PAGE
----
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moment the boat gave a roll, and he wound up the inquiry by a donation
to the fishes. "Who am I?" replied Mr. Jorrocks, as soon as he was done,
"I'll soon tell ye that - I'm Mr. JORROCKS! Jorrocks wersus Cheatum, in
fact - now that you have got your bullying toggery off, I'll be 'appy to
fight ye either by land or sea." "Oh-h-h-h!" groaned the sergeant at the
mention of the latter word, and thereupon he put his head over the boat
and paid his second subscription. Mr. Jorrocks stood eyeing him, and
when the sergeant recovered, he observed with apparent mildness and
compassion, "Now, my dear sergeant, to show ye that I can return good
for evil, allow me to fatch you a nice 'ot mutton chop!" "Oh-h-h-h-h!"
groaned the sergeant, as though he would die. "Or perhaps you'd prefer
a cut of boiled beef with yellow fat, and a dab of cabbage?" an
alternative which was too powerful for the worthy citizen himself - for,
like Sterne with his captive, he had drawn a picture that his own
imagination could not sustain - and, in attempting to reach the side
of the boat, he cascaded over the sergeant, and they rolled over each
other, senseless and helpless upon deck.

"Mew, mew," screamed the seagulls; - "creak, creak," went the
cordage; - "flop, flop," went the sails; round went the white basins, and
the steward with the mop; and few passengers would have cared to have
gone overboard, when, at the end of three hours' misery, the captain
proclaimed that they were running into still water off Boulogne. This
intimation was followed by the collection of the passage money by the
mate, and the jingling of a tin box by the steward, under the noses of
the party, for perquisites for the crew. Jorrocks and the sergeant
lay together like babes in the wood until they were roused by this
operation, when, with a parting growl at his companion, Mr. Jorrocks got
up; and though he had an idea in his own mind that a man had better live
abroad all his life than encounter such misery as he had undergone, for
the purpose of returning to England, he recollected his intended work
upon France, and began to make his observations upon the town of
Boulogne, towards which the vessel was rapidly steaming. "Not half so
fine as Margate," said he; "the houses seem all afraid of the sea, and
turn their ends to it instead of fronting it, except yon great white
place, which I suppose is the baths"; and, taking his hunting telescope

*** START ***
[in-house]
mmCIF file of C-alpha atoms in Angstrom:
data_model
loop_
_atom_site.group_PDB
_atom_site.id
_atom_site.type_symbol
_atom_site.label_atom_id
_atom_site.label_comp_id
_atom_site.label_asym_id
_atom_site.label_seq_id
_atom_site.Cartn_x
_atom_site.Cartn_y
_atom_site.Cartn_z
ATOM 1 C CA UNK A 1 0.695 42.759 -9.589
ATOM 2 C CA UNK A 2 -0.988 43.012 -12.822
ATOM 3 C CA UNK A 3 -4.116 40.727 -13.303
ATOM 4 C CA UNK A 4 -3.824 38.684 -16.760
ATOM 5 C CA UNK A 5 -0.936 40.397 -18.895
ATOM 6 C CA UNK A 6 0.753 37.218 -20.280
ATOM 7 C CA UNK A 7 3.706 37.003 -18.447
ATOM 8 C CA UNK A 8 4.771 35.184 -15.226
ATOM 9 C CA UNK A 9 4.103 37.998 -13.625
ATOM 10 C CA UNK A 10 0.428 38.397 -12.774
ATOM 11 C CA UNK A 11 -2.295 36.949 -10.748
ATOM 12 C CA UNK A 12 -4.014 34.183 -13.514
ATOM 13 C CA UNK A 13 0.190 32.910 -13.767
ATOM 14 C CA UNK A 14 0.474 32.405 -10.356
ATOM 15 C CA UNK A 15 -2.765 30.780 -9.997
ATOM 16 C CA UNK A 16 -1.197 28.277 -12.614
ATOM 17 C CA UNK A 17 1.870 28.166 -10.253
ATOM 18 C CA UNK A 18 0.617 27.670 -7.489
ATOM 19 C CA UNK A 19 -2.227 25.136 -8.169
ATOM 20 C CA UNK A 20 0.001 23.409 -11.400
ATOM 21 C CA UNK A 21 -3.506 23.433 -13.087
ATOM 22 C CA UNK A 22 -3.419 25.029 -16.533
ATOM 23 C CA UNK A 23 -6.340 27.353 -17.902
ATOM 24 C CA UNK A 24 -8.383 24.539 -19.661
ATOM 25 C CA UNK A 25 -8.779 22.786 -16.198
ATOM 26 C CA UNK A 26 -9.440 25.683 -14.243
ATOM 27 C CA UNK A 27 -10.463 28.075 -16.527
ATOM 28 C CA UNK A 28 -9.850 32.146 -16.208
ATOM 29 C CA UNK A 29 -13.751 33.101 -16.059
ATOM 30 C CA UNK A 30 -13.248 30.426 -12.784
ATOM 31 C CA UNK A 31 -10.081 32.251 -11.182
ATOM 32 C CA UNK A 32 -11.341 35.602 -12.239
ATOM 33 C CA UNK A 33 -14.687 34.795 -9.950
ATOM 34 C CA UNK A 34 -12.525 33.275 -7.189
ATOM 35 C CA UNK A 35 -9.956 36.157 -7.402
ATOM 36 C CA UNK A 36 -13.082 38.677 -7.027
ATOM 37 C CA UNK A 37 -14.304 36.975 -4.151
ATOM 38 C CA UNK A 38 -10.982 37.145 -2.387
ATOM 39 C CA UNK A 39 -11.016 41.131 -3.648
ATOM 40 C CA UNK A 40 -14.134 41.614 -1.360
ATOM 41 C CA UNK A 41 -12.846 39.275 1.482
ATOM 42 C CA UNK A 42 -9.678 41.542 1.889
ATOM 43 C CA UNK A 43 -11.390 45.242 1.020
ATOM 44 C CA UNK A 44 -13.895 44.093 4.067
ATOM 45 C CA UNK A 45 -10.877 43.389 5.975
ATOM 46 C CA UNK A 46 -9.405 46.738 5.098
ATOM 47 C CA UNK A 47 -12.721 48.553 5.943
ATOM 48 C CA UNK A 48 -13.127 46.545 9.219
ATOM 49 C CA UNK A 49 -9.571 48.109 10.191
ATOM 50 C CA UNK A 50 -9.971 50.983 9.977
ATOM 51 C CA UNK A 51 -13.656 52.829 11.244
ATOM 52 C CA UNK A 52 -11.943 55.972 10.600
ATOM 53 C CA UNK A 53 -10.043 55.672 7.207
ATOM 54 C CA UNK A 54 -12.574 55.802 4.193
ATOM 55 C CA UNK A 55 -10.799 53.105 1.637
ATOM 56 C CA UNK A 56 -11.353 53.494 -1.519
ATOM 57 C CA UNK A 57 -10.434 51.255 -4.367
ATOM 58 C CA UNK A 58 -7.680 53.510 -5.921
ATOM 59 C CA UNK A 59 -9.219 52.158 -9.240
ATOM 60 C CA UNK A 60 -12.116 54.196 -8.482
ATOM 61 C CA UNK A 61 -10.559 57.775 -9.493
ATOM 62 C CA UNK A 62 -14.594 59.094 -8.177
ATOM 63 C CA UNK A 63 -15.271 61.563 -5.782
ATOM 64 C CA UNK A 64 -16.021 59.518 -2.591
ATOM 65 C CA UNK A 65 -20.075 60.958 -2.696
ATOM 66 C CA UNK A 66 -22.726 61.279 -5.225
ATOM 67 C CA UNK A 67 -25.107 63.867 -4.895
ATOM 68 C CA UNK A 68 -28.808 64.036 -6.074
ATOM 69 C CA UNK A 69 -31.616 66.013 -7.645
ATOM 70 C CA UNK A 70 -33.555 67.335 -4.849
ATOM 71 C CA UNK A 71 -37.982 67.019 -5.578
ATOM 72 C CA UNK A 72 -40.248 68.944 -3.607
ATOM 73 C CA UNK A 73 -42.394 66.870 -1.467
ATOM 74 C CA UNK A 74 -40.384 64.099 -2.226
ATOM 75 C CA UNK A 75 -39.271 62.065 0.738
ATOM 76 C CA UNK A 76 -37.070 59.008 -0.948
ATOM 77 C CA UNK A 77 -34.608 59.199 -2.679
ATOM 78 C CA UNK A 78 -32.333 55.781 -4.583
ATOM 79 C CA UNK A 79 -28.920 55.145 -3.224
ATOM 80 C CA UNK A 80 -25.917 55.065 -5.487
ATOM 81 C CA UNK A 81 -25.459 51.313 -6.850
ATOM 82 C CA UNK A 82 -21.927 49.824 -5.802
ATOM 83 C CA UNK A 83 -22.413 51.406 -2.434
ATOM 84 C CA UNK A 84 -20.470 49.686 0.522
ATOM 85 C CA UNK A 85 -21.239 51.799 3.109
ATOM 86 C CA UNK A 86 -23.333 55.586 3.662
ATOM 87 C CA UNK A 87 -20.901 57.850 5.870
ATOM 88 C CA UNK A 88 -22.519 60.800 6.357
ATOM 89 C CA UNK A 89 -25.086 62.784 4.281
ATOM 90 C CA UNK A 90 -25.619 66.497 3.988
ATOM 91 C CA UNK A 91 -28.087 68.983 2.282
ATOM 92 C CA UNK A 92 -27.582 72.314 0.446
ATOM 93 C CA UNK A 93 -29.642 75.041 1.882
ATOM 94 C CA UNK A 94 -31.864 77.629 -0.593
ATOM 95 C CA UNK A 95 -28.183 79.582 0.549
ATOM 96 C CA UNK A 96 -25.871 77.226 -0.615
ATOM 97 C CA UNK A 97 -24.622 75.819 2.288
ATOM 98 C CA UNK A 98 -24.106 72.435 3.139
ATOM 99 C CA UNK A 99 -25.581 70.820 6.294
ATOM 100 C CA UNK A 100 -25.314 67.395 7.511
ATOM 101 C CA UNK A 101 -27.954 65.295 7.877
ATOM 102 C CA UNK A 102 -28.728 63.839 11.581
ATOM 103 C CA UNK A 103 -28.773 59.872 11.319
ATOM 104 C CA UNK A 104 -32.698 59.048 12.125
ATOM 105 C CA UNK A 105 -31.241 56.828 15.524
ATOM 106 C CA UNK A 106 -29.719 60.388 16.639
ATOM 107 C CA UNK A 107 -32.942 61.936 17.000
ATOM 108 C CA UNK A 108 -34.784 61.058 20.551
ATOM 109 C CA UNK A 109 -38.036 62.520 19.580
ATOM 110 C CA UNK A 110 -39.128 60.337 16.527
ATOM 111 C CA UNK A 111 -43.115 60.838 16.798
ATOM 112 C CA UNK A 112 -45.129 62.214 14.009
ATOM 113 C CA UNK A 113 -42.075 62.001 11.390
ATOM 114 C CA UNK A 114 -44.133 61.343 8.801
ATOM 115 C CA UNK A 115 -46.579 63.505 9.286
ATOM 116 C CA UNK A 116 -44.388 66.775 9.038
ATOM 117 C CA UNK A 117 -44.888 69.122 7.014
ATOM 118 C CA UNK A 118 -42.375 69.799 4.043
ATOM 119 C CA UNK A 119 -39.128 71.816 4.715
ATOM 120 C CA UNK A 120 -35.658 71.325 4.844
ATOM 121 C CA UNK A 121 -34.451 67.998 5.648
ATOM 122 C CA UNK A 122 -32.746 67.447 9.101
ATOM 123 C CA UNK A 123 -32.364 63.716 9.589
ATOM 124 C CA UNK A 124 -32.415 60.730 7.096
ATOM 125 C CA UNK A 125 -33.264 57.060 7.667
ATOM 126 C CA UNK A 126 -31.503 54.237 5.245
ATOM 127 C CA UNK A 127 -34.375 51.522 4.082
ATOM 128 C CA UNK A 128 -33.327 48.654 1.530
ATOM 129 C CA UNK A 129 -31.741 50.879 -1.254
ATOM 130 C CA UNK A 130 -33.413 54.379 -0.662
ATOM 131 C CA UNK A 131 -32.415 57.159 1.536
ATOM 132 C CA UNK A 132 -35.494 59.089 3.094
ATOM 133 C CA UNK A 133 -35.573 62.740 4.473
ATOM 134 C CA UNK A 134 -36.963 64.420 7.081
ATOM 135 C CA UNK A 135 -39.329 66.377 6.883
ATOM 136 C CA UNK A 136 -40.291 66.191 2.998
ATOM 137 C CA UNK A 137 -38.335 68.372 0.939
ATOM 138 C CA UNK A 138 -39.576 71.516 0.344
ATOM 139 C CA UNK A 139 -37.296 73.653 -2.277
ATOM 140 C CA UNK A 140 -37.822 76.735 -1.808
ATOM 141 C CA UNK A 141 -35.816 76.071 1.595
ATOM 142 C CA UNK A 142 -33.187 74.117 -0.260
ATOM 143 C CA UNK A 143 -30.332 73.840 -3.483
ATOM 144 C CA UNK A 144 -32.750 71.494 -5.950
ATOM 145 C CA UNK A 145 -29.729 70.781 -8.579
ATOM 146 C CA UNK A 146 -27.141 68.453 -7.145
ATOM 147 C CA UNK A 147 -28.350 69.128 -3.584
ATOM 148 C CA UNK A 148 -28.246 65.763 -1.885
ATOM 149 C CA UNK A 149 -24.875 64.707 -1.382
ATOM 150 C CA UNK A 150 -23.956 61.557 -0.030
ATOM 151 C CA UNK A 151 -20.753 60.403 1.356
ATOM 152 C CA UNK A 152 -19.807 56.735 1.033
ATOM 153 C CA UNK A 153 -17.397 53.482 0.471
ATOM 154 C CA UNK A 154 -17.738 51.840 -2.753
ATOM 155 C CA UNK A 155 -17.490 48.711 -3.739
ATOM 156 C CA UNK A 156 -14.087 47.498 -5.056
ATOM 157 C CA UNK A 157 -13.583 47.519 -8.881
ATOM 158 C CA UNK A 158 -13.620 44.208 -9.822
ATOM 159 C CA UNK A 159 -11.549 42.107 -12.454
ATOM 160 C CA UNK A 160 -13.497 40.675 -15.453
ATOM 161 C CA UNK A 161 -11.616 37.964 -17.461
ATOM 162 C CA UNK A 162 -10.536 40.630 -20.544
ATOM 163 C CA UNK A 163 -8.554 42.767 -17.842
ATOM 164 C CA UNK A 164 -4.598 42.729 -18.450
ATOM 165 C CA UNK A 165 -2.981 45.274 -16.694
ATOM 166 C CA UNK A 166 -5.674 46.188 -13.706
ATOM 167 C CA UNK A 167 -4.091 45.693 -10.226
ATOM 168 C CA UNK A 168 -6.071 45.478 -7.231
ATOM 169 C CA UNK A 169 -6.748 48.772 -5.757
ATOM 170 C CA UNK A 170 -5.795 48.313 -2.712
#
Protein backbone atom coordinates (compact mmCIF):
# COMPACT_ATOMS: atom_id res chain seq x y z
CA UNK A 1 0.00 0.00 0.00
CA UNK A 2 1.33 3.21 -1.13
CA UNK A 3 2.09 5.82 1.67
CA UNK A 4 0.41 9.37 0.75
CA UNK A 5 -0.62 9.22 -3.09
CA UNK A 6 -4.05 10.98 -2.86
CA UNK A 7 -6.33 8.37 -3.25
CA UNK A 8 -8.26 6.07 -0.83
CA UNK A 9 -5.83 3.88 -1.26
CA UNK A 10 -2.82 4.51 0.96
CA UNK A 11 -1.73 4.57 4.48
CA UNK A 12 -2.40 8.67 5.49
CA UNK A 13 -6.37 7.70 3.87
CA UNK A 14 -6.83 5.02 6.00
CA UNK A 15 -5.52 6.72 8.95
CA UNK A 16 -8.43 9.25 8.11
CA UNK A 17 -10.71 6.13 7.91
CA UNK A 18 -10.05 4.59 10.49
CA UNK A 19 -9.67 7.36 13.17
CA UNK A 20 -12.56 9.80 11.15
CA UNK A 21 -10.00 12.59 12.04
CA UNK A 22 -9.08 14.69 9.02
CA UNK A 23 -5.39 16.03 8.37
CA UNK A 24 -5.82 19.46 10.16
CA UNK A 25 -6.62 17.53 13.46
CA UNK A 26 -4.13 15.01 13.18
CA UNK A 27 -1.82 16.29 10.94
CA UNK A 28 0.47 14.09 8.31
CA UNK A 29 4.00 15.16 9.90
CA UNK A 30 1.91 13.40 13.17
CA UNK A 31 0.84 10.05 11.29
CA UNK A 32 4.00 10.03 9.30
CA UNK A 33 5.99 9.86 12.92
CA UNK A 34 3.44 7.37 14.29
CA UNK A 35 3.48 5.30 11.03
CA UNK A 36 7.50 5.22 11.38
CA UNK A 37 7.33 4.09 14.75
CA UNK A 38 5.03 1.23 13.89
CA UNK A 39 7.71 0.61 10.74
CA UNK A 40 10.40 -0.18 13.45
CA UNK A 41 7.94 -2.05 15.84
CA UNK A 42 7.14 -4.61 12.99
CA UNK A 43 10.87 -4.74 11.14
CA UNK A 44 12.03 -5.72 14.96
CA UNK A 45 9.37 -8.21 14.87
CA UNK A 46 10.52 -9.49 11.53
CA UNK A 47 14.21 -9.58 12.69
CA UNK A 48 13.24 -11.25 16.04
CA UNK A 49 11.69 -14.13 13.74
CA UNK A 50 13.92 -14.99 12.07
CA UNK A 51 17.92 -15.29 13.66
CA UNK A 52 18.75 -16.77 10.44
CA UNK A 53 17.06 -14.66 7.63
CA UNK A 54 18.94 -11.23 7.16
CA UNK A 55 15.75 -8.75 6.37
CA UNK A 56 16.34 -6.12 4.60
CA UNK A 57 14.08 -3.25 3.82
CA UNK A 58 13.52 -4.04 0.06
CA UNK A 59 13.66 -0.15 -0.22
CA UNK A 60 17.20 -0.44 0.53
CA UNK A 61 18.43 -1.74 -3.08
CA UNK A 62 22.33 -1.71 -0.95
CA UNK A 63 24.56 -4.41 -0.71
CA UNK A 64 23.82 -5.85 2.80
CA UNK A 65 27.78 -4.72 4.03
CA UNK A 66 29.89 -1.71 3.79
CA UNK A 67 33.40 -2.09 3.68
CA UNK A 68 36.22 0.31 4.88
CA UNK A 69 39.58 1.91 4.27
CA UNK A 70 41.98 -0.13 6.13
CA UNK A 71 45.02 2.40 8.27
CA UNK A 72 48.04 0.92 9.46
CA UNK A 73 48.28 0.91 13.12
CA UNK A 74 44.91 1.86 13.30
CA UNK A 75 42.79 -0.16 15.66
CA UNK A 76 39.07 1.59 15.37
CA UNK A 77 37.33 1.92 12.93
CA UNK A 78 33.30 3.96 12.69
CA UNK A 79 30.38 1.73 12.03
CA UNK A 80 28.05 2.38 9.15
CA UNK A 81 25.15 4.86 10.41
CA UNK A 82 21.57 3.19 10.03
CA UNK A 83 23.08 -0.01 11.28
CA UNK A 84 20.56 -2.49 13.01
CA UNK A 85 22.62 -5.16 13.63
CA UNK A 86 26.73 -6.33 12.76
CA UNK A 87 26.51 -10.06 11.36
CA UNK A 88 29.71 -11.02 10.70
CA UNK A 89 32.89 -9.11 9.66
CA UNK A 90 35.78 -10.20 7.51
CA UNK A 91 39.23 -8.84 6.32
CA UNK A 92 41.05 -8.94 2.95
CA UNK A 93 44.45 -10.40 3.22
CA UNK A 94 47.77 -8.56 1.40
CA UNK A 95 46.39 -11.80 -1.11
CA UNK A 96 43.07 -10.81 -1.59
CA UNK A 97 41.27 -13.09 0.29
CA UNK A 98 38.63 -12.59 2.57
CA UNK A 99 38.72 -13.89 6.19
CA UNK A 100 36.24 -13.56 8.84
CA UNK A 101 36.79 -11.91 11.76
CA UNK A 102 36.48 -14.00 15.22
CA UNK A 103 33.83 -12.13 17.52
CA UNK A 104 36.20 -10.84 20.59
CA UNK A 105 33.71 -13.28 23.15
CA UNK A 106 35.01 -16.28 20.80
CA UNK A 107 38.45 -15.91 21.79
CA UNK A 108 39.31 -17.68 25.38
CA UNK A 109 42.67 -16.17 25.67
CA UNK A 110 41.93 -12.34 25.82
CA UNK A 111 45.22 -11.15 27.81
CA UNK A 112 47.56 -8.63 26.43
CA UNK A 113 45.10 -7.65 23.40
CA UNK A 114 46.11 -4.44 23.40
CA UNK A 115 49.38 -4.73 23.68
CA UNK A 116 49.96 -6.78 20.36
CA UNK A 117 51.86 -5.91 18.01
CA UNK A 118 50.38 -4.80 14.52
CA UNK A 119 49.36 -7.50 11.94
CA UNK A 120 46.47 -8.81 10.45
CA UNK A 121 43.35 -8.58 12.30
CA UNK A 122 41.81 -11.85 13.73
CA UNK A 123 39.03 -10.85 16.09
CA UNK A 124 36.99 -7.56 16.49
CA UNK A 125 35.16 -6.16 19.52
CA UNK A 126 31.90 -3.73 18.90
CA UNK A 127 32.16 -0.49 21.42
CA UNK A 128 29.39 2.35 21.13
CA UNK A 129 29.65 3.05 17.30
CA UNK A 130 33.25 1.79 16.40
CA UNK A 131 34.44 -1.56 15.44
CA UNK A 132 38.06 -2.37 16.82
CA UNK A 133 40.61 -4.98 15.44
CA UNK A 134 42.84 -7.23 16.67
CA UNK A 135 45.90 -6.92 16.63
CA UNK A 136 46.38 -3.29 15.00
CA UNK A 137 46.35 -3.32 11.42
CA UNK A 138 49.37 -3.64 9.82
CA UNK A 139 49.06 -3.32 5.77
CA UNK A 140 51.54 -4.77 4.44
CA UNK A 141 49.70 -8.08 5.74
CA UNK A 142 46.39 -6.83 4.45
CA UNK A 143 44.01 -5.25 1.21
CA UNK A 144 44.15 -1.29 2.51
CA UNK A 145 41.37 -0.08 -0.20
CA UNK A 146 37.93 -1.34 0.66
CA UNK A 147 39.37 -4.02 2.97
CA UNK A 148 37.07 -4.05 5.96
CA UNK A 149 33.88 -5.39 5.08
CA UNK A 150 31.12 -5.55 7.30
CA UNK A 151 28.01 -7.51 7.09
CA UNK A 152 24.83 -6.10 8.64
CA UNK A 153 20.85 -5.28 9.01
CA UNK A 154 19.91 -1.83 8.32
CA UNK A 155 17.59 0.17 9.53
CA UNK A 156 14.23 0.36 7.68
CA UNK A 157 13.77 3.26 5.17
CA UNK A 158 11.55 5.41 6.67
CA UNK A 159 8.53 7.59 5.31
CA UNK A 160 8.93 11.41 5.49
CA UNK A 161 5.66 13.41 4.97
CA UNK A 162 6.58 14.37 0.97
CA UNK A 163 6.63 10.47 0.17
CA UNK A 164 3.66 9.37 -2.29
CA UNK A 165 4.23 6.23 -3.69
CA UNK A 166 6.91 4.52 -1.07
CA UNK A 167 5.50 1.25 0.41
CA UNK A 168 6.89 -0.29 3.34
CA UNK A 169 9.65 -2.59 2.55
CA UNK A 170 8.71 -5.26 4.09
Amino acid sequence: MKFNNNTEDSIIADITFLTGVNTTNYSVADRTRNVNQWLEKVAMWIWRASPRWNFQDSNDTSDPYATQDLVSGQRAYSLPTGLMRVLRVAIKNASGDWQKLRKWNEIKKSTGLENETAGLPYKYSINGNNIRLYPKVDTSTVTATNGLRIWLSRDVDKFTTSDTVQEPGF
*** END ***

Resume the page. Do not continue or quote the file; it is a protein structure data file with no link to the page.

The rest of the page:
out of his pocket, he stuck out his legs and prepared to make an
observation. "How the people are swarming down to see us!" he exclaimed.
"I see such a load of petticoats - glad Mrs. J - - ain't with us; may
have some fun here, I guess. Dear me, wot lovely women! wot ankles! beat
the English, hollow - would give something to be a single man!" While he
made these remarks, the boat ran up the harbour in good style, to the
evident gratification of the multitude who lined the pier from end to
end, and followed her in her passage. "Ease her! stop her!" at last
cried the captain, as she got opposite a low wooden guard-house, midway
down the port. A few strokes of the paddles sent her up to the quay,
some ropes were run from each end of the guard-house down to the boat,
within which space no one was admitted except about a dozen soldiers or
custom-house officers - in green coats, white trousers, black sugar-loaf
"caps," and having swords by their sides - and some thick-legged
fisherwomen, with long gold ear-rings, to lower the ladder for
disembarkation. The idlers, that is to say, all the inhabitants of
Boulogne, range themselves outside the ropes on foot, horseback, in
carriages, or anyhow, to take the chance of seeing someone they know,
to laugh at the melancholy looks of those who have been sick, and to
criticise the company, who are turned into the guarded space like a
flock of sheep before them.

Mr. Jorrocks, having scaled the ladder, gave himself a hearty and
congratulatory shake on again finding himself on terra firma, and
sticking his hat jauntily on one side, as though he didn't know what
sea-sickness was, proceeded to run his eye along the spectators on one
side of the ropes; when presently he was heard to exclaim, "My vig,
there's Thompson! He owes us a hundred pounds, and has been doing
these three years." And thereupon he bolted up to a fine looking young
fellow - with mustachios, in a hussar foraging cap stuck on one side of
his head, dressed in a black velvet shooting-jacket, and with half a
jeweller's shop about him in the way of chains, brooches, rings and
buttons - who had brought a good-looking bay horse to bear with his chest
against the cords. "Thompson," said Mr. Jorrocks, in a firm tone of
voice, "how are you?" "How do ye do, Mister Jorrocks," drawled out the
latter, taking a cigar from his mouth, and puffing a cloud of smoke over
the grocer's head. "Well, I'm werry well, but I should like to have a